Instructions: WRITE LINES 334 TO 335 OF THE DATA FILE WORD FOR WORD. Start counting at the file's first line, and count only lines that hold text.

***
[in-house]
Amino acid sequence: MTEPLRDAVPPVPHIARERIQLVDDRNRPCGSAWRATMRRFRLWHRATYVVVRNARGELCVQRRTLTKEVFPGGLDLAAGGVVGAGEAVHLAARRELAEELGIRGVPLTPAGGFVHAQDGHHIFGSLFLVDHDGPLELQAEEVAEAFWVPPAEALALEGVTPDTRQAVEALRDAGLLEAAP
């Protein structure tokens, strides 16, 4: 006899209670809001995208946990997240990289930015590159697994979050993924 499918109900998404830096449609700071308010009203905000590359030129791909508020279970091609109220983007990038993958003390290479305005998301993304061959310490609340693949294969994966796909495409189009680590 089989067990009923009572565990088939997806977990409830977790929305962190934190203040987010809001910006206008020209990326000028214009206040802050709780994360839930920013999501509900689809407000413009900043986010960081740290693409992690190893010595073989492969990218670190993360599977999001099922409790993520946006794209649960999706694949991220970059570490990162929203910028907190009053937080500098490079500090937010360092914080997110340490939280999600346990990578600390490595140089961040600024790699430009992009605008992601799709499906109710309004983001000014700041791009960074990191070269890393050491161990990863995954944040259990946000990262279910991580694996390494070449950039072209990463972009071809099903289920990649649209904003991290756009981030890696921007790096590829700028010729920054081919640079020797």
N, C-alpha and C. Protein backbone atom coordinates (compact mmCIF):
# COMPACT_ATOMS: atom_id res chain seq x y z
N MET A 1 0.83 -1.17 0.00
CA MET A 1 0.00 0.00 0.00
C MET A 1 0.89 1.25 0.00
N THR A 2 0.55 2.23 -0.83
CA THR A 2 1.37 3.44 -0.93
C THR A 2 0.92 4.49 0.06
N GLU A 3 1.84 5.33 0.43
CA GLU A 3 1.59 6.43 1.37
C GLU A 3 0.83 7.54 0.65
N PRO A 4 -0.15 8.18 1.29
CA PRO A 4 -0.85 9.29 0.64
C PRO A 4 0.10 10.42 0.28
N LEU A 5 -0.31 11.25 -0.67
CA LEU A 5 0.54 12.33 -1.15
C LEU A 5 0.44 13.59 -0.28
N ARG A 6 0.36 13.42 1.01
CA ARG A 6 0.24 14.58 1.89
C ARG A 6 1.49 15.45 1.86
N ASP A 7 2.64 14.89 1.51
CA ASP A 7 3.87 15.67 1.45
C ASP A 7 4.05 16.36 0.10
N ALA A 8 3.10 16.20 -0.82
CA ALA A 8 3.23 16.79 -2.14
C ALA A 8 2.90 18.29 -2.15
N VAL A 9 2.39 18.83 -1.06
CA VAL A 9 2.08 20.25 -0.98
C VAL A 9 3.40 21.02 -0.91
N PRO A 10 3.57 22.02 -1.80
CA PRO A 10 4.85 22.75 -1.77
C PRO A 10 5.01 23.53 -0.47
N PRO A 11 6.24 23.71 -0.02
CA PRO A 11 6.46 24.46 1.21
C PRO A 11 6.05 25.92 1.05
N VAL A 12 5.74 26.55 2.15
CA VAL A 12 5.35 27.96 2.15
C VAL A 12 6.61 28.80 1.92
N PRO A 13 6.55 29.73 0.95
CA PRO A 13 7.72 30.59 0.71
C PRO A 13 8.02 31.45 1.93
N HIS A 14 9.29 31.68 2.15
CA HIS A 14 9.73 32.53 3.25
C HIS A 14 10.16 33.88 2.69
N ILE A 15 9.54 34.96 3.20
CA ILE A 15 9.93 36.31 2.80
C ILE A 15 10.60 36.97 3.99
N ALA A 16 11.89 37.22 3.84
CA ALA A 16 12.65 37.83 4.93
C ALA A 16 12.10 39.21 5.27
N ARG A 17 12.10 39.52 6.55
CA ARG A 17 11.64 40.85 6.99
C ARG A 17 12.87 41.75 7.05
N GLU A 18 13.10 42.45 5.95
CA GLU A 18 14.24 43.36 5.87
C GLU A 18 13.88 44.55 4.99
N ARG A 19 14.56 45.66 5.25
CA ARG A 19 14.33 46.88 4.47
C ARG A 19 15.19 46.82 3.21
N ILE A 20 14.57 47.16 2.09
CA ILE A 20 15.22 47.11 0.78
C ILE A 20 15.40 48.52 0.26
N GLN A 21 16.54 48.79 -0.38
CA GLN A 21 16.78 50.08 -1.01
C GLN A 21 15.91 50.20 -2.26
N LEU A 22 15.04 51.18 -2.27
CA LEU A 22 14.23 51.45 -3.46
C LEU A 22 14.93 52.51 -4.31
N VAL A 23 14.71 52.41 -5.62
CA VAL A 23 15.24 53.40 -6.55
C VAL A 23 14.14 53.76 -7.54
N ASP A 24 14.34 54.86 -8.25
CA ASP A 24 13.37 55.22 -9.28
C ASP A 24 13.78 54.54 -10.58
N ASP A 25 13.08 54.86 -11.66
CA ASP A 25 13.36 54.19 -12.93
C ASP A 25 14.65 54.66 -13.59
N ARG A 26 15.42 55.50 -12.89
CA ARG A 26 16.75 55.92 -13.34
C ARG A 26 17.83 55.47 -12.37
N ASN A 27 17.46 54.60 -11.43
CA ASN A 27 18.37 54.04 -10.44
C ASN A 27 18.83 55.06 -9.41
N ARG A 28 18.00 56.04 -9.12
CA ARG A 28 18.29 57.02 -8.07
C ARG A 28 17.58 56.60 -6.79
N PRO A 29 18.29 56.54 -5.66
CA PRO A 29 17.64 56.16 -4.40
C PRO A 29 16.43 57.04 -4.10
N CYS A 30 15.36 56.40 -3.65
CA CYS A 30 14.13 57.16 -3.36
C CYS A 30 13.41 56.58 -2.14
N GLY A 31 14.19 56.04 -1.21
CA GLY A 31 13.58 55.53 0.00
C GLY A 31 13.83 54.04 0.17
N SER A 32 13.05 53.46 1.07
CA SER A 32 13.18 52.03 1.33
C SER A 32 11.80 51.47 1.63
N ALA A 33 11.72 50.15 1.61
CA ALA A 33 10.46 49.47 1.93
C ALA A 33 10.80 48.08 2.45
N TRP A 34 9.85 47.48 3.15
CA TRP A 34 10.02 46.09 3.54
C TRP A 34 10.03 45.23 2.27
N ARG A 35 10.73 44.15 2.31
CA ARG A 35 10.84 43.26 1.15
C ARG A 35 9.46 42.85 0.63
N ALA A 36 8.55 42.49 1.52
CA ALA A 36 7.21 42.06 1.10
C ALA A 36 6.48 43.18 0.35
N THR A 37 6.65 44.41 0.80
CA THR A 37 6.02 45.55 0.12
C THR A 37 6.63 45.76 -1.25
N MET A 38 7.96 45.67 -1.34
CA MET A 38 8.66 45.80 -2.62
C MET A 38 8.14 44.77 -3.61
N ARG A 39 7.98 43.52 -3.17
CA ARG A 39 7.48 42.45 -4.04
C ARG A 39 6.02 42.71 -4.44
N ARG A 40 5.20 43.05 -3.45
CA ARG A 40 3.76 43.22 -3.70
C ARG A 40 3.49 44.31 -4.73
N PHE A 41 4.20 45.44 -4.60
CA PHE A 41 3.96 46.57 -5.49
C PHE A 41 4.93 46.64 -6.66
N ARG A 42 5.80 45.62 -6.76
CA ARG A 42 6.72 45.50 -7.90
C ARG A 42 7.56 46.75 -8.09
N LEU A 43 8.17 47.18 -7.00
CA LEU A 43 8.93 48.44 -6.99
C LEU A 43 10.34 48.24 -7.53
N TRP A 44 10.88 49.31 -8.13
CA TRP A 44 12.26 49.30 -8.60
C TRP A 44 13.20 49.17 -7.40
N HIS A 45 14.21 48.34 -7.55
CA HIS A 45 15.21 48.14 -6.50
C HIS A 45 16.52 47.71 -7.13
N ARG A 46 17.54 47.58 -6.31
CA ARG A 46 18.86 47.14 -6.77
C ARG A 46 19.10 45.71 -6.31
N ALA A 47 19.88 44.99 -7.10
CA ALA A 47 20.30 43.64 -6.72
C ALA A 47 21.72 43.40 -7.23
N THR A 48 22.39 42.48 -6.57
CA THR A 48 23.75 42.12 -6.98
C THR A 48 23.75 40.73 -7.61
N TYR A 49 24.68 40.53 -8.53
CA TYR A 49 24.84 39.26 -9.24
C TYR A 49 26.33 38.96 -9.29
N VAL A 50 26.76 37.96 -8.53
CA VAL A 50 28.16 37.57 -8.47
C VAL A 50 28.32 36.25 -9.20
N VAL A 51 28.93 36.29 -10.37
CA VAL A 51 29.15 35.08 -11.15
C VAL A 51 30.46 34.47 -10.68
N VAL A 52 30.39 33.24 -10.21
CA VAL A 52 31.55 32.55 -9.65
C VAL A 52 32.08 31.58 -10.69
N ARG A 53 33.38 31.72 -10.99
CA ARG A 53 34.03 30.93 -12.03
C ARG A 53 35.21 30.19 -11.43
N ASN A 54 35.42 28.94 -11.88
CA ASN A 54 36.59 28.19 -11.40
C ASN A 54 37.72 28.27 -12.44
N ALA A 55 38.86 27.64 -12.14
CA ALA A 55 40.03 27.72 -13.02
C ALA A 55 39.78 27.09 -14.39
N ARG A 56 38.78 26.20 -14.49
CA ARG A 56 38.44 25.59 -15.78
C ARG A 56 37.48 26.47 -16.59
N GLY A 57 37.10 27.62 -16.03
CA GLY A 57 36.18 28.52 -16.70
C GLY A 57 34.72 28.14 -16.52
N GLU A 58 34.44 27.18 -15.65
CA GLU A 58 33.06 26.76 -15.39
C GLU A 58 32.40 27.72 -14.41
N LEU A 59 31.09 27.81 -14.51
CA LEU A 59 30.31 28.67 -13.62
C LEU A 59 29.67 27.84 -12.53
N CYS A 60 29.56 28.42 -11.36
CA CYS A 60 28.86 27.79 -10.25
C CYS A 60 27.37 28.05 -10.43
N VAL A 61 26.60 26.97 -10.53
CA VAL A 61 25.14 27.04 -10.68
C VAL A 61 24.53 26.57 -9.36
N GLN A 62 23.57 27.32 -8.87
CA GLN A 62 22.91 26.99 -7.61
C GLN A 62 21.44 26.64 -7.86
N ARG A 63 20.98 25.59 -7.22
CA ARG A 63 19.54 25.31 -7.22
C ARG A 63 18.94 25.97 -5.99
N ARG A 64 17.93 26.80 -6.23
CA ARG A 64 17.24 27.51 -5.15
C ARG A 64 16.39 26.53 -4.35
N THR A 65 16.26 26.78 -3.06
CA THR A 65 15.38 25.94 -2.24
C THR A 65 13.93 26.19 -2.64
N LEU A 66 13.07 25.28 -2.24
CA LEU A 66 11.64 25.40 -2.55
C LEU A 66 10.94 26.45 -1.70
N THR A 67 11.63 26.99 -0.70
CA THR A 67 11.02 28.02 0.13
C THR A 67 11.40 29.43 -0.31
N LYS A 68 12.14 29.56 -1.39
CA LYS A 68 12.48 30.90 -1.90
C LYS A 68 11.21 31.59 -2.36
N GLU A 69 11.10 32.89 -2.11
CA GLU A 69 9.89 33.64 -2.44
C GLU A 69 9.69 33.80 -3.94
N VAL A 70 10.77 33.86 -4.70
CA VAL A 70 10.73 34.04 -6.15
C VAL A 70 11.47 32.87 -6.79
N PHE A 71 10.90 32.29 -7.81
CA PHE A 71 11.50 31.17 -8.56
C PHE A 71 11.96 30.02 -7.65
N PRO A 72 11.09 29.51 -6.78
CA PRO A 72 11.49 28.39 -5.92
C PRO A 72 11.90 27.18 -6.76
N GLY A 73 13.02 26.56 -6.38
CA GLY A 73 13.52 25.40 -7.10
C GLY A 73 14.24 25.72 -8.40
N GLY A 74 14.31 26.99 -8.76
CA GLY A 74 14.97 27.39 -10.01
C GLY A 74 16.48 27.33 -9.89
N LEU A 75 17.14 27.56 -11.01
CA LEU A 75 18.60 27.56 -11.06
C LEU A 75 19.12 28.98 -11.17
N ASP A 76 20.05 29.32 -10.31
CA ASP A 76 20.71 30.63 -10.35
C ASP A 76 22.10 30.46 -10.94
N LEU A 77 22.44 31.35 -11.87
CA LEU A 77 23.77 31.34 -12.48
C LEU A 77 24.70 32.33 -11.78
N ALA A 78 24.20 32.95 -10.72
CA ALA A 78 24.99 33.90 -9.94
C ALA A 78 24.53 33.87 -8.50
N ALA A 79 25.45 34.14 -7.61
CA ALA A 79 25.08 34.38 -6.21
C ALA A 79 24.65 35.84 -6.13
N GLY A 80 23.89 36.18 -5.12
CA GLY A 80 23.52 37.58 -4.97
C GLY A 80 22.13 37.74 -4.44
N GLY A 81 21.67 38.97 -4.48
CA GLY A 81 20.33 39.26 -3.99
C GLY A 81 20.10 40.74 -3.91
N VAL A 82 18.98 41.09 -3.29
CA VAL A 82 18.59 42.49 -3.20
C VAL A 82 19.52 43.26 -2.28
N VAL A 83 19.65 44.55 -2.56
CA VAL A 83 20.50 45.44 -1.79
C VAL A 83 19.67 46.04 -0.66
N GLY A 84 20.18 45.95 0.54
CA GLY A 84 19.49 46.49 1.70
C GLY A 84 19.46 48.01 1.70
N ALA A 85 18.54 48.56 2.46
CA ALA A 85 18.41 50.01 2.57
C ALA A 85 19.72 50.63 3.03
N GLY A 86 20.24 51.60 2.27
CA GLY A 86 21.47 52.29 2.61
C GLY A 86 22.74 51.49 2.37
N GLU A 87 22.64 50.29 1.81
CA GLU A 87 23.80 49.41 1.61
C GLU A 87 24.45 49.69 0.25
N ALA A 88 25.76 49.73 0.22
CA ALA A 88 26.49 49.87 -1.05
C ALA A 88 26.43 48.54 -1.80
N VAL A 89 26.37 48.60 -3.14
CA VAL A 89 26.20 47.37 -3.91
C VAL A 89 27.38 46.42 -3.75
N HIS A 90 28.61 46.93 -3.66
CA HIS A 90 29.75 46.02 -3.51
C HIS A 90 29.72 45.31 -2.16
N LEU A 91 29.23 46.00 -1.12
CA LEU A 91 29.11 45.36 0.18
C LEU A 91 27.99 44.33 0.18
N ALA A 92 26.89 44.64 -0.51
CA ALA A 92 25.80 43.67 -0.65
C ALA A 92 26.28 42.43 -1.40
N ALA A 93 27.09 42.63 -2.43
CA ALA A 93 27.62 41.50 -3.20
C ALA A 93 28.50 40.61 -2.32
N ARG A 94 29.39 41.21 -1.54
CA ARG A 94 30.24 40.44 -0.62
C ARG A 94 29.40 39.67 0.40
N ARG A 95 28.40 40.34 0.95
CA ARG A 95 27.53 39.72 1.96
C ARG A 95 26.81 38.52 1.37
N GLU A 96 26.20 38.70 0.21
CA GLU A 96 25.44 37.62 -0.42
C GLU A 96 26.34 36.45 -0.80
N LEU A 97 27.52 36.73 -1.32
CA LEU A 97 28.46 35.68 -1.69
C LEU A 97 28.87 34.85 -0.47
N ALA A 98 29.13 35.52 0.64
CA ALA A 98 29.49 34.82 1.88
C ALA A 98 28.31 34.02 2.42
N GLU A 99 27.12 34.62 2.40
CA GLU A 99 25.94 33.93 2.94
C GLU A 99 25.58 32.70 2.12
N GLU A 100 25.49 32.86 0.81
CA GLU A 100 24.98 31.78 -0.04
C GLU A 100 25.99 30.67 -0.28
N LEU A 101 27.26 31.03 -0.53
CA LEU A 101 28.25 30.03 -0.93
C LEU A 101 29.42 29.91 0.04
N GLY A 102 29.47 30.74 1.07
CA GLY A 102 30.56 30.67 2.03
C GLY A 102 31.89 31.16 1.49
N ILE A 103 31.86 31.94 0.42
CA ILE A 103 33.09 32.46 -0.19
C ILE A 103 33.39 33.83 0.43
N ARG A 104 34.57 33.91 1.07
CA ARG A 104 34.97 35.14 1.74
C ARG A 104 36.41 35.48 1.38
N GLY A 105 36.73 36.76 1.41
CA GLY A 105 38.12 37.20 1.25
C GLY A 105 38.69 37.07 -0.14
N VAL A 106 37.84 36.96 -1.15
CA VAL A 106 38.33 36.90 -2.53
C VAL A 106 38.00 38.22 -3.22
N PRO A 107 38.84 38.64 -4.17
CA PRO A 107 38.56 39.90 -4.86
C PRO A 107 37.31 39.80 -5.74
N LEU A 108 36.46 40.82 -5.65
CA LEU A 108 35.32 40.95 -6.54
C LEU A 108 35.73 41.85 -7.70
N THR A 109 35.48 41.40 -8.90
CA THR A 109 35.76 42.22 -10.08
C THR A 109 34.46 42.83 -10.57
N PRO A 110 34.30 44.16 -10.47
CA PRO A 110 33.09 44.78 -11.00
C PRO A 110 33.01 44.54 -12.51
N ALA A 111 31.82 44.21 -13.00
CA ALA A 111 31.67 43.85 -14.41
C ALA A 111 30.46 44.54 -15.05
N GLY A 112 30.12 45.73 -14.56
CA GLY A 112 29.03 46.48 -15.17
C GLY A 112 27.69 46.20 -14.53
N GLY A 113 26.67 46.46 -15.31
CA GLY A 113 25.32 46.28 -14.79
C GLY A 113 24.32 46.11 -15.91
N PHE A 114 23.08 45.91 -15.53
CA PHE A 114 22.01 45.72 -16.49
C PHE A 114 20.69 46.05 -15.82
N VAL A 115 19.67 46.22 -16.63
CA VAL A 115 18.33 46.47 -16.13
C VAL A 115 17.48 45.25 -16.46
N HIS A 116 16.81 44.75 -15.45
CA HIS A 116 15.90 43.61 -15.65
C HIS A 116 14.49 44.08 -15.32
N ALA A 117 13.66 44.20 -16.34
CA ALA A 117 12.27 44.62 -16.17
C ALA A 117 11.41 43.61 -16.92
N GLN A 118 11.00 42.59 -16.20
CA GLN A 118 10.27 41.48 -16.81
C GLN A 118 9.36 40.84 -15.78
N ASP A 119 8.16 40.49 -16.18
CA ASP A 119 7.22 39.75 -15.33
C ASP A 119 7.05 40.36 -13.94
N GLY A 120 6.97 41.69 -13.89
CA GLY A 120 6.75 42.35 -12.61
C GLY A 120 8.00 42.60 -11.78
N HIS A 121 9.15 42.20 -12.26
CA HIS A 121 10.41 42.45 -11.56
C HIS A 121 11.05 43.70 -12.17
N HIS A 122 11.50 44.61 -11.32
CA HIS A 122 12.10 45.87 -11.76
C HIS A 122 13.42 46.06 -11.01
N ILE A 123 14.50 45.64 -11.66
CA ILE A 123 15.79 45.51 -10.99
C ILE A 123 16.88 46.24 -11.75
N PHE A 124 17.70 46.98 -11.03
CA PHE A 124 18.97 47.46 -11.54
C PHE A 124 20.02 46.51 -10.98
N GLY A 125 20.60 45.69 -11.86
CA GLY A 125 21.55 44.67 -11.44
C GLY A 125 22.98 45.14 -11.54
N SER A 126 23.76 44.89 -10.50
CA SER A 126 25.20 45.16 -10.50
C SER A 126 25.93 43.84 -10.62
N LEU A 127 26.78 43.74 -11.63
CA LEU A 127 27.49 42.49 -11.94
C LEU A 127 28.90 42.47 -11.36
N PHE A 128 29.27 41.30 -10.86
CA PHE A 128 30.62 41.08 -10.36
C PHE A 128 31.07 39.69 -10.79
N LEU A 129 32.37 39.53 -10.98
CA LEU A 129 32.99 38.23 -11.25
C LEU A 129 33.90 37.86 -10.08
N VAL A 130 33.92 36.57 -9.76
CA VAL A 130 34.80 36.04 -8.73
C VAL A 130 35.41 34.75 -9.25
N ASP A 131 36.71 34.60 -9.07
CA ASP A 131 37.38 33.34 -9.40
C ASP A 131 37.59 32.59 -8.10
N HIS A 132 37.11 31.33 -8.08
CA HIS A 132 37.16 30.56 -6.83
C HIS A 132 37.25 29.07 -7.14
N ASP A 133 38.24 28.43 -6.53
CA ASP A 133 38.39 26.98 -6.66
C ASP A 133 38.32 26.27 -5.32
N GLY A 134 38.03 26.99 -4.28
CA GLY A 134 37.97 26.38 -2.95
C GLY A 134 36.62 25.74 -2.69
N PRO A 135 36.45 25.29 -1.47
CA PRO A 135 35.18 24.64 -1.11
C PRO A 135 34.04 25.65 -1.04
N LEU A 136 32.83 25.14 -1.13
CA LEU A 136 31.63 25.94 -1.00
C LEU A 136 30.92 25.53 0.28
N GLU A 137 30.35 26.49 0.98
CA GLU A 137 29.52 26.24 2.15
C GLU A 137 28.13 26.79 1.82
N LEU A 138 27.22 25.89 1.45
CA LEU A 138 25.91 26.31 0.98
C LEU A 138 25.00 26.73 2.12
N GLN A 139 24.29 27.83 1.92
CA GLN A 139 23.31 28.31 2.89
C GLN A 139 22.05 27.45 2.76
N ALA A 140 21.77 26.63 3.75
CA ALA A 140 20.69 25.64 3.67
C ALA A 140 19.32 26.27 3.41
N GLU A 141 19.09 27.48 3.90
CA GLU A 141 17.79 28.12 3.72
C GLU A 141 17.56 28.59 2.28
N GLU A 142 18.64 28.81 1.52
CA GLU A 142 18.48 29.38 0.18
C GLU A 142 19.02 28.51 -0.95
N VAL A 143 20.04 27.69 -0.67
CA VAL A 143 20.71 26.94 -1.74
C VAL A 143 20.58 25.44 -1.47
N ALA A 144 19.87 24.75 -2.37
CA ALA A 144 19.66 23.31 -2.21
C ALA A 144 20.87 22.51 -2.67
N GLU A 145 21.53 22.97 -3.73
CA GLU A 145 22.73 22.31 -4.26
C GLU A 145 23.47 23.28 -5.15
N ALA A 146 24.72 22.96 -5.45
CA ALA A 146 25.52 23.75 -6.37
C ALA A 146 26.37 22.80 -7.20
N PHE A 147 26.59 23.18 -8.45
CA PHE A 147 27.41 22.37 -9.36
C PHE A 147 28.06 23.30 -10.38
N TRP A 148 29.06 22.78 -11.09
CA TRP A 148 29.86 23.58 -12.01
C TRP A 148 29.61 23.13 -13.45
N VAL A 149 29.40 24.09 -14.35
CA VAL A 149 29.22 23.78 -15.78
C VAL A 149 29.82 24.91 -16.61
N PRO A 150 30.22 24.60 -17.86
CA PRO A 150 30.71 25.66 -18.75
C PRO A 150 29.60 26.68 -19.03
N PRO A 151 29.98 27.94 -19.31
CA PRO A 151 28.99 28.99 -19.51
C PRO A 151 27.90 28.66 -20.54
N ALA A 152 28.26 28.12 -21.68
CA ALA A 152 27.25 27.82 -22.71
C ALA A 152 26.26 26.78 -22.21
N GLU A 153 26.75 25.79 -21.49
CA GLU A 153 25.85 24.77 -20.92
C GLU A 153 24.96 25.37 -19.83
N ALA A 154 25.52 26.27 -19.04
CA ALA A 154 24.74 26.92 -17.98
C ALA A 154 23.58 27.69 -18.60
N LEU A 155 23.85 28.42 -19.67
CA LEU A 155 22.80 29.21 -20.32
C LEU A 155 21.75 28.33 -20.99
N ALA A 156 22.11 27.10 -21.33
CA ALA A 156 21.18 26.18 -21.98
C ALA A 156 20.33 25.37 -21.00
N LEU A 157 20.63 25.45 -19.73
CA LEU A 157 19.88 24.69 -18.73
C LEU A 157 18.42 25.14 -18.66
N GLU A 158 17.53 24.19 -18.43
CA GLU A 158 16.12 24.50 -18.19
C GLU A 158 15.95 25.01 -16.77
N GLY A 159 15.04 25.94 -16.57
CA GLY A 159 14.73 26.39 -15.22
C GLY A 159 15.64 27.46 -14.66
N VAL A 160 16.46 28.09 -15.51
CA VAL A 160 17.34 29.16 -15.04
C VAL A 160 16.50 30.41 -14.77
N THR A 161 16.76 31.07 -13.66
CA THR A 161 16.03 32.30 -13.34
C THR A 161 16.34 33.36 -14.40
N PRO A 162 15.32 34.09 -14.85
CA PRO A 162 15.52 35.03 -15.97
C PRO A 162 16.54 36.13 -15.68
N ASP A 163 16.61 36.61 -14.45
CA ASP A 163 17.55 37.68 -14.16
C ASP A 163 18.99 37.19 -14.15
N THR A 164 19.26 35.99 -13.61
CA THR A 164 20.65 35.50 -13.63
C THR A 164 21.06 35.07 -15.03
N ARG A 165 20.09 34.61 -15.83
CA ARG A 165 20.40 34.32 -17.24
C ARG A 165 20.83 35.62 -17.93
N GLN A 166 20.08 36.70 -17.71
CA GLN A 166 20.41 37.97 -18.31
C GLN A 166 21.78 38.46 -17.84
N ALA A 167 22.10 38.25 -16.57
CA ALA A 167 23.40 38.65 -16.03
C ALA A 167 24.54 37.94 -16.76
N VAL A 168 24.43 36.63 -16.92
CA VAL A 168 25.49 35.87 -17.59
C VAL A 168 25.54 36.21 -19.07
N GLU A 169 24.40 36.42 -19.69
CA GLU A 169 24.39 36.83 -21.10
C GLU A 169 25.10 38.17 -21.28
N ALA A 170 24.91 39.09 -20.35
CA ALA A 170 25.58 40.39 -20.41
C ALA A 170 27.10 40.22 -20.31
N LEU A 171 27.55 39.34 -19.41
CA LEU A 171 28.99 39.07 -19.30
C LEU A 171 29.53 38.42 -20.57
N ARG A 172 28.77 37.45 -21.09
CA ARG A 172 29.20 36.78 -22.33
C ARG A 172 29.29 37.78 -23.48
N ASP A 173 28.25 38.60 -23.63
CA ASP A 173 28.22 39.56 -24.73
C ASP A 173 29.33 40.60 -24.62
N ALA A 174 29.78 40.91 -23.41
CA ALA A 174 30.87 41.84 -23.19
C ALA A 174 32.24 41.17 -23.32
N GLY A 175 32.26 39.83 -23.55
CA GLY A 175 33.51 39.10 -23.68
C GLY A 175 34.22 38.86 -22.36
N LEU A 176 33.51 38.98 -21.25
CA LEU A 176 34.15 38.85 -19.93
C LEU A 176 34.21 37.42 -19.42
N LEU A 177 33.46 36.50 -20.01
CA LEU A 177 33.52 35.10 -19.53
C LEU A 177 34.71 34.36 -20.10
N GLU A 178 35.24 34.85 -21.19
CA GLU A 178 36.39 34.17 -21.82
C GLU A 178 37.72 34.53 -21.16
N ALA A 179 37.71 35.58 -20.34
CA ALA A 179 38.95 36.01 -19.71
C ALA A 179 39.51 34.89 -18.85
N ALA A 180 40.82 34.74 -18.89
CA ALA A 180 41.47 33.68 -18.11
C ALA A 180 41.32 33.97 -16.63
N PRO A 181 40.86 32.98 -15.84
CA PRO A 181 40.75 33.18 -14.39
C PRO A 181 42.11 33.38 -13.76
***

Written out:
CA PRO A 110 33.09 44.78 -11.00
C PRO A 110 33.01 44.54 -12.51